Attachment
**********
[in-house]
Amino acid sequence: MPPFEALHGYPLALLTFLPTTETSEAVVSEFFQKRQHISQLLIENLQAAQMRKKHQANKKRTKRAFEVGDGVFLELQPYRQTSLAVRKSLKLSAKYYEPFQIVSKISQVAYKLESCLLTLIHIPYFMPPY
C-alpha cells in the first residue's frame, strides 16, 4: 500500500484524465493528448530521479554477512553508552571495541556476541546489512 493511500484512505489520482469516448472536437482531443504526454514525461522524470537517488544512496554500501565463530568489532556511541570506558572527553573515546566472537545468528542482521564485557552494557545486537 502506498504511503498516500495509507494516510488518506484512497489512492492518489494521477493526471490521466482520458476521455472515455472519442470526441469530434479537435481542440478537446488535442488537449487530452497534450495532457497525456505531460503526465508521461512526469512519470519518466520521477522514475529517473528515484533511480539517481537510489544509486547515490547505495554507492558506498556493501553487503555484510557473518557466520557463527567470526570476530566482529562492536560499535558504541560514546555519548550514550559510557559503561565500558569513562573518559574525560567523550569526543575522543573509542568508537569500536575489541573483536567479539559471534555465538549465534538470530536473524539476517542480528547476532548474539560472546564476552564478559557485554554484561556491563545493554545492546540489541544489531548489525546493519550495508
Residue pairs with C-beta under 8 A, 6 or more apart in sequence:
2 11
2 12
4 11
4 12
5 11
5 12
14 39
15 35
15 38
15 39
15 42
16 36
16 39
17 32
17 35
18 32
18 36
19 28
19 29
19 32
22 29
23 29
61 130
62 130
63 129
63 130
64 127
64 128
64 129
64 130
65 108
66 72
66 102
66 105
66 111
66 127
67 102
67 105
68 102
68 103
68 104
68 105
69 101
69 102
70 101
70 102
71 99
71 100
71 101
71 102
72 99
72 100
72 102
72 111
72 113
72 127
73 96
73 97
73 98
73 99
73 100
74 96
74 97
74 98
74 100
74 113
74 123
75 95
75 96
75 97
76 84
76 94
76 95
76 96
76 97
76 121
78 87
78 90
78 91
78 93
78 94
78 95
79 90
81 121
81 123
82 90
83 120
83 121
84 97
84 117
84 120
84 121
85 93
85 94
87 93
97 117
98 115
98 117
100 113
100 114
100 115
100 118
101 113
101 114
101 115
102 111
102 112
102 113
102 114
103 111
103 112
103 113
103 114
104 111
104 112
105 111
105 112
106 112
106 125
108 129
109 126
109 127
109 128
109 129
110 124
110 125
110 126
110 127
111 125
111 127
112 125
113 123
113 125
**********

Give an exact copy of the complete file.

[in-house]
Amino acid sequence: MPPFEALHGYPLALLTFLPTTETSEAVVSEFFQKRQHISQLLIENLQAAQMRKKHQANKKRTKRAFEVGDGVFLELQPYRQTSLAVRKSLKLSAKYYEPFQIVSKISQVAYKLESCLLTLIHIPYFMPPY
C-alpha cells in the first residue's frame, strides 16, 4: 500500500484524465493528448530521479554477512553508552571495541556476541546489512 493511500484512505489520482469516448472536437482531443504526454514525461522524470537517488544512496554500501565463530568489532556511541570506558572527553573515546566472537545468528542482521564485557552494557545486537 502506498504511503498516500495509507494516510488518506484512497489512492492518489494521477493526471490521466482520458476521455472515455472519442470526441469530434479537435481542440478537446488535442488537449487530452497534450495532457497525456505531460503526465508521461512526469512519470519518466520521477522514475529517473528515484533511480539517481537510489544509486547515490547505495554507492558506498556493501553487503555484510557473518557466520557463527567470526570476530566482529562492536560499535558504541560514546555519548550514550559510557559503561565500558569513562573518559574525560567523550569526543575522543573509542568508537569500536575489541573483536567479539559471534555465538549465534538470530536473524539476517542480528547476532548474539560472546564476552564478559557485554554484561556491563545493554545492546540489541544489531548489525546493519550495508
Residue pairs with C-beta under 8 A, 6 or more apart in sequence:
2 11
2 12
4 11
4 12
5 11
5 12
14 39
15 35
15 38
15 39
15 42
16 36
16 39
17 32
17 35
18 32
18 36
19 28
19 29
19 32
22 29
23 29
61 130
62 130
63 129
63 130
64 127
64 128
64 129
64 130
65 108
66 72
66 102
66 105
66 111
66 127
67 102
67 105
68 102
68 103
68 104
68 105
69 101
69 102
70 101
70 102
71 99
71 100
71 101
71 102
72 99
72 100
72 102
72 111
72 113
72 127
73 96
73 97
73 98
73 99
73 100
74 96
74 97
74 98
74 100
74 113
74 123
75 95
75 96
75 97
76 84
76 94
76 95
76 96
76 97
76 121
78 87
78 90
78 91
78 93
78 94
78 95
79 90
81 121
81 123
82 90
83 120
83 121
84 97
84 117
84 120
84 121
85 93
85 94
87 93
97 117
98 115
98 117
100 113
100 114
100 115
100 118
101 113
101 114
101 115
102 111
102 112
102 113
102 114
103 111
103 112
103 113
103 114
104 111
104 112
105 111
105 112
106 112
106 125
108 129
109 126
109 127
109 128
109 129
110 124
110 125
110 126
110 127
111 125
111 127
112 125
113 123
113 125